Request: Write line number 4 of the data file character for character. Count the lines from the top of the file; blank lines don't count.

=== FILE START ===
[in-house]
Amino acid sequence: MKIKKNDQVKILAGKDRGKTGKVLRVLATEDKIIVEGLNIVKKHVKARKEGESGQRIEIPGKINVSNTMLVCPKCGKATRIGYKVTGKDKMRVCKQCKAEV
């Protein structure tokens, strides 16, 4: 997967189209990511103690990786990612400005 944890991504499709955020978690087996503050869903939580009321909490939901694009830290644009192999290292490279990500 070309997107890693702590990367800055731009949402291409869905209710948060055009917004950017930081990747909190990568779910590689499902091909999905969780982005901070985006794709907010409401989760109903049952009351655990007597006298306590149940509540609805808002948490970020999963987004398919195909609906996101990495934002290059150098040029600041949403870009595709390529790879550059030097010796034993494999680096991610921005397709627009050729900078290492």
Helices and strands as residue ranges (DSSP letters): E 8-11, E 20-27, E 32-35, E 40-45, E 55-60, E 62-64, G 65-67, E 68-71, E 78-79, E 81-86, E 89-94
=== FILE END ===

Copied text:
Helices and strands as residue ranges (DSSP letters): E 8-11, E 20-27, E 32-35, E 40-45, E 55-60, E 62-64, G 65-67, E 68-71, E 78-79, E 81-86, E 89-94